LiveJournal gets 3 or more public posts a second. That's a third of a second per post that has to include all DNS lookups, connection setup, sending the HTTP or SOAP or XML or whatever the ping format is, and connection teardown. (Apparently none of the companies gave LiveJournal a streaming interface, where LJ could open a connection once and then feed in results.)

The LiveJournal people gave a couple of these companies what they asked for. None of them could keep up.

The companies probably don't have bad or buggy software. I'm sure it works fine for the current set of blogs that pings them, and even has room for future growth. They just didn't think about the scale of what they were asking for from LiveJournal, and it probably didn't even occur to them to think about it.

Of course that's part of the problem of scale: it rarely occurs to people to think about it. Especially people almost never think about radical scale changes, whether up or down. This can lead to perfectly good solutions that don't fit the scale of the problem, or (as in this case) perfectly good solutions that don't quite handle the scale of a new problem.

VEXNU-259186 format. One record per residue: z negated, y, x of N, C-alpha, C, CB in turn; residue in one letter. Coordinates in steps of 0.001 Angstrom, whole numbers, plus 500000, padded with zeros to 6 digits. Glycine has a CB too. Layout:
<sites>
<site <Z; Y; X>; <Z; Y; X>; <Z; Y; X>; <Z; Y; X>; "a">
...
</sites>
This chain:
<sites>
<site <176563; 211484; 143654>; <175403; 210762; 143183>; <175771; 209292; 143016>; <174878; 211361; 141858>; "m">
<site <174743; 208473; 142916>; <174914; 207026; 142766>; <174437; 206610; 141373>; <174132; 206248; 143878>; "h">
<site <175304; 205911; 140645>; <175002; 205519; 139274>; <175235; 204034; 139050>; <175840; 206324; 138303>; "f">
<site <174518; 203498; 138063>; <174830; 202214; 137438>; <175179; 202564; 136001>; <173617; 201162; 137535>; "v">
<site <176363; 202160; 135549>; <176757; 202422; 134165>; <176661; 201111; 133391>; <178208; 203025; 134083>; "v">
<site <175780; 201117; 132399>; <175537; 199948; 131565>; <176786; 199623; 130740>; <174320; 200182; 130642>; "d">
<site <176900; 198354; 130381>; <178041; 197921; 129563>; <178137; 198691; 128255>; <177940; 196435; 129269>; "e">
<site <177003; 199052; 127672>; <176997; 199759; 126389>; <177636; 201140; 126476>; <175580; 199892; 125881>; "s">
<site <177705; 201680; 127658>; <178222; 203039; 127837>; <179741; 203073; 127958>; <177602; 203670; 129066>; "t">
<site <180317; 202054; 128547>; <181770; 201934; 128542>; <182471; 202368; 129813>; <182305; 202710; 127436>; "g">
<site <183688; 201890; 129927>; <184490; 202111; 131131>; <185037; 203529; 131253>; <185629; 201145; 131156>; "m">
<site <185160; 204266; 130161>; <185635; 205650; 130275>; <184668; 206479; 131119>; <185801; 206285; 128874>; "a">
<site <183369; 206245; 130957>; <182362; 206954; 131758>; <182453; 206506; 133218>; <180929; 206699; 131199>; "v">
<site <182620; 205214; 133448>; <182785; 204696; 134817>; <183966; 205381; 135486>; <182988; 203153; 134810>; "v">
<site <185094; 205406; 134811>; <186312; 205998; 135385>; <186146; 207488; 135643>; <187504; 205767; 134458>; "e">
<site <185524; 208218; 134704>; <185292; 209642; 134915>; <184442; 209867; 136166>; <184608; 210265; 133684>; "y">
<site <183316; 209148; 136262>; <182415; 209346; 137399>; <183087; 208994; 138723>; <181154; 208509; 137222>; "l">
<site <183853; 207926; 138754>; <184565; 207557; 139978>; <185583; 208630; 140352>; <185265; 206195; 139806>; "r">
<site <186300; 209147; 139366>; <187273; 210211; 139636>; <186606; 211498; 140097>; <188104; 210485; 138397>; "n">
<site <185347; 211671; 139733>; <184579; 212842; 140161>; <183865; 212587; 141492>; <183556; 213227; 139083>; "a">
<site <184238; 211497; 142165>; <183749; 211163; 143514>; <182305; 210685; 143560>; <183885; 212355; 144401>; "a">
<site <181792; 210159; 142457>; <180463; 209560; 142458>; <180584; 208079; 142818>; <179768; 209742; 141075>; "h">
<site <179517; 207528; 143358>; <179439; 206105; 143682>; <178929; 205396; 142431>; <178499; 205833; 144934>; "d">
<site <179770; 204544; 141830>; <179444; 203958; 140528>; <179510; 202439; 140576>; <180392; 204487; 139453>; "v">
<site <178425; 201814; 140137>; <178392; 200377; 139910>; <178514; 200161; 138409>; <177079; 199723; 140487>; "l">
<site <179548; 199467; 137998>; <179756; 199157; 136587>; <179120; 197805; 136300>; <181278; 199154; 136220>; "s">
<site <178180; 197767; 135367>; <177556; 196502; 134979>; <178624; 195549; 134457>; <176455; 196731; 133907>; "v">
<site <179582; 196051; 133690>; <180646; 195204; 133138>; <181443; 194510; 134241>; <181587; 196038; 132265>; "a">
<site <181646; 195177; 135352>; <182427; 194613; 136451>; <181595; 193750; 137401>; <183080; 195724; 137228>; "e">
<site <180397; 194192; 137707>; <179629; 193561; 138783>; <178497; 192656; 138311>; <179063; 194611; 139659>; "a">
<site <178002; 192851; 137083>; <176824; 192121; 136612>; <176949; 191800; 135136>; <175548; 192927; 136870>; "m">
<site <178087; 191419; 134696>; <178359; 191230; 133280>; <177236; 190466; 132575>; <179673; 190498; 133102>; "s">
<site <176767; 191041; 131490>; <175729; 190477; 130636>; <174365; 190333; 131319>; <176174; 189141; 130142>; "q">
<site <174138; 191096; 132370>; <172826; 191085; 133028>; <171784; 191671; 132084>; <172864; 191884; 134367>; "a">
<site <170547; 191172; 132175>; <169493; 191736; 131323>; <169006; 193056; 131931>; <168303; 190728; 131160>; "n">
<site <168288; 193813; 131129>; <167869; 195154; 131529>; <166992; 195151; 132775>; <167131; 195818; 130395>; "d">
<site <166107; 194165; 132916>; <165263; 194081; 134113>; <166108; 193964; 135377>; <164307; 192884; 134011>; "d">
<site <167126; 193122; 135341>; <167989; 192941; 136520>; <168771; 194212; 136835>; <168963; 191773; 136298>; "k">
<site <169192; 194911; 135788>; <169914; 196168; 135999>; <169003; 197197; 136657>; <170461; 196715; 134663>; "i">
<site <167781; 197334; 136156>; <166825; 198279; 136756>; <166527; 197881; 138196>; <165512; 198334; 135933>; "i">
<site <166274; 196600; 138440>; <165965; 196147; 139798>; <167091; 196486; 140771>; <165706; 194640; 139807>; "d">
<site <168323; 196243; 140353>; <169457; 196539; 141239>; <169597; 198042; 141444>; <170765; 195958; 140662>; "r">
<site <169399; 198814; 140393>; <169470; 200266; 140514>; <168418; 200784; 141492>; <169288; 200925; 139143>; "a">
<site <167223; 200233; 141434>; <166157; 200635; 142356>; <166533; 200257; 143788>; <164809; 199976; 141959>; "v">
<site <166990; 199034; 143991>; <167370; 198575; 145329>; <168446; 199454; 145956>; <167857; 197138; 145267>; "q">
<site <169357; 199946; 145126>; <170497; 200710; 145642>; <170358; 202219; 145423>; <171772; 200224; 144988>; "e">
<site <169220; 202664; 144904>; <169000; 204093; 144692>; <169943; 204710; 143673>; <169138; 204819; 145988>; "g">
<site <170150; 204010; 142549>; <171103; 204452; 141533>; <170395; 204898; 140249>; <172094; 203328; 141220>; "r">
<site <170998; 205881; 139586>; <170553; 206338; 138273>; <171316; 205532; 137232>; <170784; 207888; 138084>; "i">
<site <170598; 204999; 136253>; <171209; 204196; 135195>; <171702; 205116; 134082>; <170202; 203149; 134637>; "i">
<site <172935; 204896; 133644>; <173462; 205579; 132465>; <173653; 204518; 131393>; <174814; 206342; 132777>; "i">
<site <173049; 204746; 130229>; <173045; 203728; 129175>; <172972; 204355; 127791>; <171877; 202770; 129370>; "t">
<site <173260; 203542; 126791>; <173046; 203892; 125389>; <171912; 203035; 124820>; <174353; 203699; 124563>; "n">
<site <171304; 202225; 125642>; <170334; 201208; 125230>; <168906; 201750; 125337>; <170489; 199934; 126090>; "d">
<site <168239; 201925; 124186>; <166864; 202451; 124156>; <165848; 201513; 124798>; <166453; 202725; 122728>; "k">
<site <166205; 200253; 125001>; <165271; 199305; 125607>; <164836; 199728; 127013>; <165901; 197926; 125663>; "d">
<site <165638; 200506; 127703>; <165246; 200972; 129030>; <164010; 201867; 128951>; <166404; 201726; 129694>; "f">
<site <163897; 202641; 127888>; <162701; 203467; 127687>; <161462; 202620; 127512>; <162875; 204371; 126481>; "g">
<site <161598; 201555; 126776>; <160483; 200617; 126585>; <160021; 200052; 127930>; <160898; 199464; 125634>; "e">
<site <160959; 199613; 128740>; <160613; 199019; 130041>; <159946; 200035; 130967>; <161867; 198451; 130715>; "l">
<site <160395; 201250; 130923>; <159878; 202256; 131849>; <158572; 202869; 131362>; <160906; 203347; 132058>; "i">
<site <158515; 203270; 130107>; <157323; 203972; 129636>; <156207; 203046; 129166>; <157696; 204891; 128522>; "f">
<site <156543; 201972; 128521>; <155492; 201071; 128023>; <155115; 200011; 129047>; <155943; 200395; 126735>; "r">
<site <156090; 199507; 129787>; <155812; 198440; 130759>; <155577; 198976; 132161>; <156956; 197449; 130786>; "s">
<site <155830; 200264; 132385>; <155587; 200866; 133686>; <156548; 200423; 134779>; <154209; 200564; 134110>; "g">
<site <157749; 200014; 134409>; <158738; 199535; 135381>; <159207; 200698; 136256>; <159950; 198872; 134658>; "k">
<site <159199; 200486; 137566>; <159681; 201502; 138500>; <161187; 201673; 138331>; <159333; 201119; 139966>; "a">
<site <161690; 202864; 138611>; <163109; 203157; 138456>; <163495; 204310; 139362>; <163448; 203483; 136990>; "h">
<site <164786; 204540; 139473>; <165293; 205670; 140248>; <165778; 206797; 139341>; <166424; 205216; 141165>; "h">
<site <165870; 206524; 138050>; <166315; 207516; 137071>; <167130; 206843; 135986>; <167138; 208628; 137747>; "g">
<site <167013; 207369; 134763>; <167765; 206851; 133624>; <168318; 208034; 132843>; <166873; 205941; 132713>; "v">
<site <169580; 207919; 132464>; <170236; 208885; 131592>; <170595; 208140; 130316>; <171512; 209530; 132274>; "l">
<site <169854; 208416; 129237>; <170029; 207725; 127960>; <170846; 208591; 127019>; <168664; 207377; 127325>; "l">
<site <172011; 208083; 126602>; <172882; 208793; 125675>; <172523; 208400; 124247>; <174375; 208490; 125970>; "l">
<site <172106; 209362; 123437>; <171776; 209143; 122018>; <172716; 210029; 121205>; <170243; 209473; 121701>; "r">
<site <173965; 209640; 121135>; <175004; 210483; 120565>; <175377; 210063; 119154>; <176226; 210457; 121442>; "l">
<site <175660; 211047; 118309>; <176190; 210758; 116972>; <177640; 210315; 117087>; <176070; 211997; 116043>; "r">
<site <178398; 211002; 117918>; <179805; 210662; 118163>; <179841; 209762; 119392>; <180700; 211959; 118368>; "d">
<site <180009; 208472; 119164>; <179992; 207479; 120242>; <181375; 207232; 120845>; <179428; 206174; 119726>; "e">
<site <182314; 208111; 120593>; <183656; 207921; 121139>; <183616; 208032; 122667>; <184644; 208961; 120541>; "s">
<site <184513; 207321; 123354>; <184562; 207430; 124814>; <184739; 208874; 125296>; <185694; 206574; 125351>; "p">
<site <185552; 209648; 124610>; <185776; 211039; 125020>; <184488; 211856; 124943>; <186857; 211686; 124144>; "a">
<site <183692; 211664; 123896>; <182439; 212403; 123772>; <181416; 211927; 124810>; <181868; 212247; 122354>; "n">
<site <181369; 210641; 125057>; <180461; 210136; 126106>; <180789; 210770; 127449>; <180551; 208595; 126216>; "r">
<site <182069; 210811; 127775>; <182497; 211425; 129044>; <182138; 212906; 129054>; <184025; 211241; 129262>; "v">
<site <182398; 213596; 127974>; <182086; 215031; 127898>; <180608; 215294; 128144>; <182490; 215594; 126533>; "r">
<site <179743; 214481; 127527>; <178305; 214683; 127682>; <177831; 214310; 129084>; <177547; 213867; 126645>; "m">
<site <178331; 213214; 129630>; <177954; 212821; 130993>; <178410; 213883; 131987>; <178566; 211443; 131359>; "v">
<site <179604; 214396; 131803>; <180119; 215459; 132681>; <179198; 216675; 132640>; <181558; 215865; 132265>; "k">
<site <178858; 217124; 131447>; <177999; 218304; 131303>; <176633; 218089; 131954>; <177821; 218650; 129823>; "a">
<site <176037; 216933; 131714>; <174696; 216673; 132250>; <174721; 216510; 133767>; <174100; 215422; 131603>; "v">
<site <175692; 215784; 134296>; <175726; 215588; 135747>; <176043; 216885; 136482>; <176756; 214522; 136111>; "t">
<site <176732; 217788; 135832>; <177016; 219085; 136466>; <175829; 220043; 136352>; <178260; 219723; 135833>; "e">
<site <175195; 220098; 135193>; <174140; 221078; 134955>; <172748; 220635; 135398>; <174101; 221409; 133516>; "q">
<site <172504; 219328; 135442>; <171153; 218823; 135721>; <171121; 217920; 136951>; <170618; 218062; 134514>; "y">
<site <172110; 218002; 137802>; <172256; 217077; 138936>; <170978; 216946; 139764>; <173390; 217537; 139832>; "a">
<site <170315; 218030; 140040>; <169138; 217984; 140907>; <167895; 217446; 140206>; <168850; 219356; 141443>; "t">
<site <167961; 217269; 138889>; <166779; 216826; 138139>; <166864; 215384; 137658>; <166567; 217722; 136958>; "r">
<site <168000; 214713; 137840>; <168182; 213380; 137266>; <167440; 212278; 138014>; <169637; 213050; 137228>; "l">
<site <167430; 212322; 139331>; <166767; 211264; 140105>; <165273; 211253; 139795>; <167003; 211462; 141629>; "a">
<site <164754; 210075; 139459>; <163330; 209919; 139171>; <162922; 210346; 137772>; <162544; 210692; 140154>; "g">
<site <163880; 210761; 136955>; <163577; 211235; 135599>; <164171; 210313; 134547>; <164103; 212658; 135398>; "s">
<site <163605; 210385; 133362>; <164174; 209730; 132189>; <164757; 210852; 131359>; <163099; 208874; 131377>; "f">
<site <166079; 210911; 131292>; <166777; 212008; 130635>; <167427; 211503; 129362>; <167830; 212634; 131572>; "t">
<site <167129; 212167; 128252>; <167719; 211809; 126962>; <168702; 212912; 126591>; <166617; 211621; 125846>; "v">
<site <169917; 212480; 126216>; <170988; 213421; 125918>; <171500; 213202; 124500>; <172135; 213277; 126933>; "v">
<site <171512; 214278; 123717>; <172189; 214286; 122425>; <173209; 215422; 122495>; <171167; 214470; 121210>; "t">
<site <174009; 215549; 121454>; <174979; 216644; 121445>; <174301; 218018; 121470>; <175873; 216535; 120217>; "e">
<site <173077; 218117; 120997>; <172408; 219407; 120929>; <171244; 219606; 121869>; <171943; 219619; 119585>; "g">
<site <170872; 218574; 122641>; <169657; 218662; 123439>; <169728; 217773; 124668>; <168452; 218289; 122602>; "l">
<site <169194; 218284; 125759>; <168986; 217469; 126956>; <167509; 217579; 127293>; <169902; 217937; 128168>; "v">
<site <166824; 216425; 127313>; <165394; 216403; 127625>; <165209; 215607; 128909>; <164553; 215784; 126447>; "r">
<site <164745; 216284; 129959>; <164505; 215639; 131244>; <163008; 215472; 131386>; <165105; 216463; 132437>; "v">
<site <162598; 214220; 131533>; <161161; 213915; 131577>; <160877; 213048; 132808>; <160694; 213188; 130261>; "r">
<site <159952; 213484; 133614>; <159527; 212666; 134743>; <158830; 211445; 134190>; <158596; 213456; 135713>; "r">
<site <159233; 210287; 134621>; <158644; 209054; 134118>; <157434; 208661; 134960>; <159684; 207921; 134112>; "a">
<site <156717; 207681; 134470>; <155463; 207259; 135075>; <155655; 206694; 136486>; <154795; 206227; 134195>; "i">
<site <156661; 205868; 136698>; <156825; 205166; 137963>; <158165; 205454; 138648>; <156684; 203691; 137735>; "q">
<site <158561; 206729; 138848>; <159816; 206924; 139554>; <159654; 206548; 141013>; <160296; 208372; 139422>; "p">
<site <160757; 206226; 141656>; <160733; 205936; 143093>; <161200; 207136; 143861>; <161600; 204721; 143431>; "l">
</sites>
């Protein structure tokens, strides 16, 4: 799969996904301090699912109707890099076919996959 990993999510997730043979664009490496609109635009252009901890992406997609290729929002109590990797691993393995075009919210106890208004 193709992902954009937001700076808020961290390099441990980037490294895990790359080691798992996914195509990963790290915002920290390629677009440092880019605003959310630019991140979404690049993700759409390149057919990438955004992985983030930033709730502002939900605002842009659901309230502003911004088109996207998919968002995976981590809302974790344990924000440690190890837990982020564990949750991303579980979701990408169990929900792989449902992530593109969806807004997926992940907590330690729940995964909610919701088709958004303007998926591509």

When I start thinking about a system, I've found it useful to think about the scale of things as well as the problem itself. Sometimes this means I have to do more work; not infrequently it means I can do less. Thereby avoiding premature optimization and evil, and bringing me back to the quote up at the top.

Sidenote: the full optimization quote

A Google search wound up here, which cites the full quote as:

"We should forget about small efficiencies, say about 97% of the time: premature optimization is the root of all evil."

An MSDN web page gives the source as:

Quoted in Donald E. Knuth, Literate Programming (Stanford, California: Center for the Study of Language and Information, 1992), 276.

tech/ThinkAboutScale written at 00:56:50; Add Comment

Annoying RSS Feed Tricks

The RSS feed tricks that are really annoying me right now are all the different ways people have invented to serve partial entry content. Almost all of them are bad, plus the basic idea is bad too.